U.S. Citizenship and Immigration Services (USCIS) has established certain general requirements for immigrants seeking to apply for U.S.Citizenship. Once meeting these requirements, foreign nationals can set out on the journey to becoming a U.S. citizen.
Parents seeking citizenship for children under 18 years of age file either Form N-600, Application for Certificate of Citizenship or Form N-500K, Application for Citizenship and Issuance of a Certificate under Section 322. All adult immigrants–usually those aged 18-years-old and older–file Form N-400, Application for Naturalization to initiate the citizenship process and as a part of demonstrating citizenship eligibility.
Immigrants obtain citizenship by following a roadmap that adheres to established eligibility requirements, which includes age, physical presence, continuous residence and moral character. By understanding these requirements– and how they vary according to each individual situation– immigrants take the most efficient path to naturalization.
Usually, the primary components of naturalization consist of:
Legal Permanent Resident (LPR) Status
Living for a period of years in the United States with LPR status– as a green card holder– is one of the key components of the naturalization process.
For the vast majority of citizenship applicants– more than 90 percent– LPR status is required for a period of 5 years when no special circumstances exist.
For immigrants married to and living with a U.S. citizen for the past 3 years, LPR status requirements reduces to only 3 years.
USCIS allows immigrants to file the naturalization application 90 calendar days before completing the relevant LPR requirement.
Remaining within U.S. borders and not leaving the country for any significant period of time allows residents to meet the continuous residence requirement.
Very often, officials consider leaving the United States for more than 6 months as a disruption in continuous residence, though it’s sometimes possible to prove otherwise.
Immigrants who leave the United States for a period of more than 1 year almost always disrupt the continuous residence requirement, though coming back into the country as a permanent resident is possible with a Re-entry Permit.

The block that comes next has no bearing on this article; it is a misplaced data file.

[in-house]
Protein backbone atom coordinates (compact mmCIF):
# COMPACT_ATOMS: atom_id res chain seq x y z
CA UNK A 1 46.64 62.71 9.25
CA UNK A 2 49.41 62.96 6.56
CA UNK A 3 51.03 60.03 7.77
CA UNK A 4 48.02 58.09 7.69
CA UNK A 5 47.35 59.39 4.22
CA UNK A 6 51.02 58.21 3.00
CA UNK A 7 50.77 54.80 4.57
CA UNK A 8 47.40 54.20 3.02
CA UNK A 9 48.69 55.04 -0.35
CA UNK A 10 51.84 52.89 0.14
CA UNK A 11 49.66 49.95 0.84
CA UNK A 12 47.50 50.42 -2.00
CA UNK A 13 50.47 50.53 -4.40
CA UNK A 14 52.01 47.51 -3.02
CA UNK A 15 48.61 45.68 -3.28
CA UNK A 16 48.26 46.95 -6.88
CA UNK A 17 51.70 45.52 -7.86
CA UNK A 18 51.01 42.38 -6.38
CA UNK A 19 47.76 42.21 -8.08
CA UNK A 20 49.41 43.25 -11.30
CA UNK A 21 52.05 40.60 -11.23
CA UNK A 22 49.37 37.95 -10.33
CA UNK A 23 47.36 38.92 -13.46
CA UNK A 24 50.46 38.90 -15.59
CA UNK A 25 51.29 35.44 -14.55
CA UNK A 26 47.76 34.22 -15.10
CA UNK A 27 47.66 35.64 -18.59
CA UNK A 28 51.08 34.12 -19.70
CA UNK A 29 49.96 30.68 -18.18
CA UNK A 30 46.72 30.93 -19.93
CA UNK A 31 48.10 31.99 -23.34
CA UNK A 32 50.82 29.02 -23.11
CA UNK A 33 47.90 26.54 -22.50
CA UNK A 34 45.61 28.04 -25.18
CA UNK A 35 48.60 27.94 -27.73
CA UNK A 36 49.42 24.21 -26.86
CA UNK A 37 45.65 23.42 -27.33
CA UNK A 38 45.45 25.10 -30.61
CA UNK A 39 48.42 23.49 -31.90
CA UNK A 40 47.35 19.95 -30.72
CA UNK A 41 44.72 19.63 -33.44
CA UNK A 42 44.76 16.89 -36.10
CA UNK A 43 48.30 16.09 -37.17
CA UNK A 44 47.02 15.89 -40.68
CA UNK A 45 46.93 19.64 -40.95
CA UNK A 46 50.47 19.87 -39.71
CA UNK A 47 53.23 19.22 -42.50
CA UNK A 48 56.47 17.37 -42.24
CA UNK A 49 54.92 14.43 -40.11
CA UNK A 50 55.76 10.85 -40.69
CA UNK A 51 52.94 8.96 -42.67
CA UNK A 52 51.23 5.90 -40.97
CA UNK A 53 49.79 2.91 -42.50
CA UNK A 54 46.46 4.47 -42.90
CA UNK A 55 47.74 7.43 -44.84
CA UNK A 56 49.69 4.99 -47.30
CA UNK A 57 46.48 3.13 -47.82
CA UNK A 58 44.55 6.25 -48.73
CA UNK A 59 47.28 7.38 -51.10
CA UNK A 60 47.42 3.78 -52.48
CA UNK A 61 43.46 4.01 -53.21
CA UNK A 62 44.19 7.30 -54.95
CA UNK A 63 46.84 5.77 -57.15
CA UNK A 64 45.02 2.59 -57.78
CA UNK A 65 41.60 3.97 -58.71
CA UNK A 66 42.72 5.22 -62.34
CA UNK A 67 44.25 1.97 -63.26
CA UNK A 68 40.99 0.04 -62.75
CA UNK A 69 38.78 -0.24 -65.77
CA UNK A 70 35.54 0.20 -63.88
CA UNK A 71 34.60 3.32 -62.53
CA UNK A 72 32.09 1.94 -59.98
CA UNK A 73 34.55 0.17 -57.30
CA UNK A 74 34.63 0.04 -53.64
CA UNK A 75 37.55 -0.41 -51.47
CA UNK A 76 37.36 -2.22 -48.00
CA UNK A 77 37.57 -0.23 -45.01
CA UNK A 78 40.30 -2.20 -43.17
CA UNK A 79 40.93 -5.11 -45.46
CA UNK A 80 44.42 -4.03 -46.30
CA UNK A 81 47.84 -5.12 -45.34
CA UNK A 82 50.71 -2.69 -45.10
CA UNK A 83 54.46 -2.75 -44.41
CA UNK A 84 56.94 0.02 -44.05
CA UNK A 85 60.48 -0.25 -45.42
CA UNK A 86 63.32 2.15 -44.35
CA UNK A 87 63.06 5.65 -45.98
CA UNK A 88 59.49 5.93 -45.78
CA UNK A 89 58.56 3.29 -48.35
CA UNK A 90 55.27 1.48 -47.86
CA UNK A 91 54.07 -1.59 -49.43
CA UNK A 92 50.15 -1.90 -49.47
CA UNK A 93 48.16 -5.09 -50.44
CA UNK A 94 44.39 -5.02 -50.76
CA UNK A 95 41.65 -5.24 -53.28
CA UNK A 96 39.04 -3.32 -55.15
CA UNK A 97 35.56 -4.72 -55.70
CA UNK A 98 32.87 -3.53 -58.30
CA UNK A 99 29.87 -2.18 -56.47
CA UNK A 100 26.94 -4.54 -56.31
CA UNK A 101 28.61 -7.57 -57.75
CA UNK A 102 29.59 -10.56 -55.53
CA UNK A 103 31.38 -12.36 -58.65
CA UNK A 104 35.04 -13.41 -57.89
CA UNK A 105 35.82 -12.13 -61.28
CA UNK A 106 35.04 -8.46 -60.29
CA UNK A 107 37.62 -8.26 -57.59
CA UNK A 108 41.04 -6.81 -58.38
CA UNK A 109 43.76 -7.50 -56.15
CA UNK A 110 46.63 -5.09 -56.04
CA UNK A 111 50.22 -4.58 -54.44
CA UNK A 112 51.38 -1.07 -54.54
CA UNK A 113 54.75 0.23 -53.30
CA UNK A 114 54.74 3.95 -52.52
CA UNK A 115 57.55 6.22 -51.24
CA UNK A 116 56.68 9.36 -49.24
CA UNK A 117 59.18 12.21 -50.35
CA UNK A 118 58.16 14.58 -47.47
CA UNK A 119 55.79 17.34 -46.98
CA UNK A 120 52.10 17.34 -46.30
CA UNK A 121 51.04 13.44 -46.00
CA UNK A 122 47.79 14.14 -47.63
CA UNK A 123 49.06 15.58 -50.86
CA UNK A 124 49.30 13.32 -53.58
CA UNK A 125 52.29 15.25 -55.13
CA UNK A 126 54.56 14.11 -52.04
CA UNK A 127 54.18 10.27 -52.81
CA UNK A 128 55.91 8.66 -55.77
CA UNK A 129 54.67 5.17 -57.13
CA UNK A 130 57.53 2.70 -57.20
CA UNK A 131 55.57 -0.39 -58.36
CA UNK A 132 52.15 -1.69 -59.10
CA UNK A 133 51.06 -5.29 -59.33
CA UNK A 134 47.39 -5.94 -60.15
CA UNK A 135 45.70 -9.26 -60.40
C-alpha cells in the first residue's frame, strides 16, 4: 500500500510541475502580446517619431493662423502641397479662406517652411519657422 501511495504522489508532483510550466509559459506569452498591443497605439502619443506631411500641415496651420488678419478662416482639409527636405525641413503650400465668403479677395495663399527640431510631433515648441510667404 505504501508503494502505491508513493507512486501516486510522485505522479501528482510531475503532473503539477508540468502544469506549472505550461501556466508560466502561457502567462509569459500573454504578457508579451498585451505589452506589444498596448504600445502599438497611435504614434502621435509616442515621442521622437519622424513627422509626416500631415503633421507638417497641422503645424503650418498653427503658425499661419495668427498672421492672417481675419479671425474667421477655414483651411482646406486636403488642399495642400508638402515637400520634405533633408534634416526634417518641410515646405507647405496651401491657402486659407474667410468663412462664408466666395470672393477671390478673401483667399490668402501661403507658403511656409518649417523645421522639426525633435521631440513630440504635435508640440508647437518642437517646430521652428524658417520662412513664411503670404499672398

Members of the U.S. Armed Forces serving in designated periods of conflict aren’t subject to the continuous residence requirement.
Physical Presence in the United States
Referring to an immigrant’s actual day-to-day living situation, the Physical presence requirement applies to most naturalization applicants.
Immigrants applying for naturalization based on a 5-year LPR status requirement need to meet physical presence in the U.S. for a period of 30 months.
Immigrants applying for naturalization through marriage and a 3-year LPR status requirement need to meet physical presence in the U.S. for a period of 18 months.
Exceptions to the physical presence rule apply to members of the military and other special categories of immigrants.
Importantly, physical presence and continuous residence requirements don’t necessarily coincide. While physical presence refers to an immigrant’s time inside U.S. borders, continuous residence refers to a lawful status.
USCIS District or State Resident
Immigrants applying for naturalized citizenship are required to live in their USCIS District– a geographic area served by one of the agency’s offices– or live in their state for at least 3 months before submitting the N-400 application.
Immigrant students can apply for naturalization in the area where they attend school. In cases where students remain financially dependent on their parents, students can also apply for naturalization in the area where the family lives.
Good Moral Character
USCIS officials reviewing an individual’s naturalization application must determine that an immigrant demonstrates good moral character, primarily based on the lack of a criminal record. Convictions of murder and aggravated felonies, for example, act as permanent bars to naturalization. With other offenses, officials might choose to simply delay naturalization for a period of time.
Questions around criminal offenses are included on the Form N-400 application, and it’s important that immigrants report all offenses in their response. This includes any offense removed from official records– expunged– as well as any offense committed before turning 18 years of age. USCIS guidelines allow for denial of citizenship for unreported offenses.